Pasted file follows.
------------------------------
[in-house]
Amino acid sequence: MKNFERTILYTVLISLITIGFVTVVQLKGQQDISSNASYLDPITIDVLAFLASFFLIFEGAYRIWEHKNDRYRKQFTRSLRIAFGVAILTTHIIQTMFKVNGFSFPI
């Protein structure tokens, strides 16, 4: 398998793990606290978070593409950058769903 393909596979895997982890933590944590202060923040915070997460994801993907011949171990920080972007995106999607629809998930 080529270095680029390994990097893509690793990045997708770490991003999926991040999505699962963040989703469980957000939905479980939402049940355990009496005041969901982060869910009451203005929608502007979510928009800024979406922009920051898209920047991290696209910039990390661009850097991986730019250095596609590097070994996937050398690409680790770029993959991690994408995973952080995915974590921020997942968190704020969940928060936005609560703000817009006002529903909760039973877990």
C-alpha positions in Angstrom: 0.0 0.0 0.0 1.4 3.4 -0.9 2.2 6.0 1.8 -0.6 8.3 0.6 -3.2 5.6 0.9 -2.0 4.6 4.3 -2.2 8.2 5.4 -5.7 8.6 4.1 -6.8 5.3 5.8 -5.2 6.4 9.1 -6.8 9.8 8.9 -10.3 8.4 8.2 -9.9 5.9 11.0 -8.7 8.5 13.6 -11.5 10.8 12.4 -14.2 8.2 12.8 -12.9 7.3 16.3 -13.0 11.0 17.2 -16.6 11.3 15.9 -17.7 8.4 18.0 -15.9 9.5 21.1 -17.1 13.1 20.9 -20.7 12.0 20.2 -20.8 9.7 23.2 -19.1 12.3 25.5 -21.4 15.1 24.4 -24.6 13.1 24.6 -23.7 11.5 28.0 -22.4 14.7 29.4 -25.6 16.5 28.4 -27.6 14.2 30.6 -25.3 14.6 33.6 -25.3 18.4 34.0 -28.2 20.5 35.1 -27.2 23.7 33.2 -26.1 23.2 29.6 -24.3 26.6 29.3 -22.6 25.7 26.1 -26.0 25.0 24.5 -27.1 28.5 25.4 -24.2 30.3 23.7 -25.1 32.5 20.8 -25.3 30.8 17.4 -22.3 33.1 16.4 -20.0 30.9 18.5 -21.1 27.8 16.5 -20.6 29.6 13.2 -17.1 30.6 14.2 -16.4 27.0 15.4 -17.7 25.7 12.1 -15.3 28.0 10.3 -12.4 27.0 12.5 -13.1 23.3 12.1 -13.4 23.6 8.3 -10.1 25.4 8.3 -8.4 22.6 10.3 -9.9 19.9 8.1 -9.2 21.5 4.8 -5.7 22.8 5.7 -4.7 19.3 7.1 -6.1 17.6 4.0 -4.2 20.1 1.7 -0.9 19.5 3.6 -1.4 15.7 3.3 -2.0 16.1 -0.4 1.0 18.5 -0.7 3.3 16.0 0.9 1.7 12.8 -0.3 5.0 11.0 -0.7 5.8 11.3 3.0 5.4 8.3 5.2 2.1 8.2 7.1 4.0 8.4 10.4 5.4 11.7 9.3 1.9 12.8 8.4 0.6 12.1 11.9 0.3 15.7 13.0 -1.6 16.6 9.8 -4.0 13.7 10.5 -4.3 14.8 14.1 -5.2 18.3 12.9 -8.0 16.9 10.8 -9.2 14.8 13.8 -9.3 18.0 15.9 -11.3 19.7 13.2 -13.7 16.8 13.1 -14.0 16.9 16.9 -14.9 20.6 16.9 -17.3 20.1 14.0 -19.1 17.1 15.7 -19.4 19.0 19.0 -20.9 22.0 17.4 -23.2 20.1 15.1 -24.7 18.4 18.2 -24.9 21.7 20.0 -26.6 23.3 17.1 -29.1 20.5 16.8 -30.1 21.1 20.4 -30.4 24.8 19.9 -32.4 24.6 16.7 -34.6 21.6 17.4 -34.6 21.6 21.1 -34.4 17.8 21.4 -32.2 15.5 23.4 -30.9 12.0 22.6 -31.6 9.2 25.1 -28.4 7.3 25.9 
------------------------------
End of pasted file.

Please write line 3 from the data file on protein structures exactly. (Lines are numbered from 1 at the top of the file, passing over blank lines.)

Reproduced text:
């Protein structure tokens, strides 16, 4: 398998793990606290978070593409950058769903 393909596979895997982890933590944590202060923040915070997460994801993907011949171990920080972007995106999607629809998930 080529270095680029390994990097893509690793990045997708770490991003999926991040999505699962963040989703469980957000939905479980939402049940355990009496005041969901982060869910009451203005929608502007979510928009800024979406922009920051898209920047991290696209910039990390661009850097991986730019250095596609590097070994996937050398690409680790770029993959991690994408995973952080995915974590921020997942968190704020969940928060936005609560703000817009006002529903909760039973877990």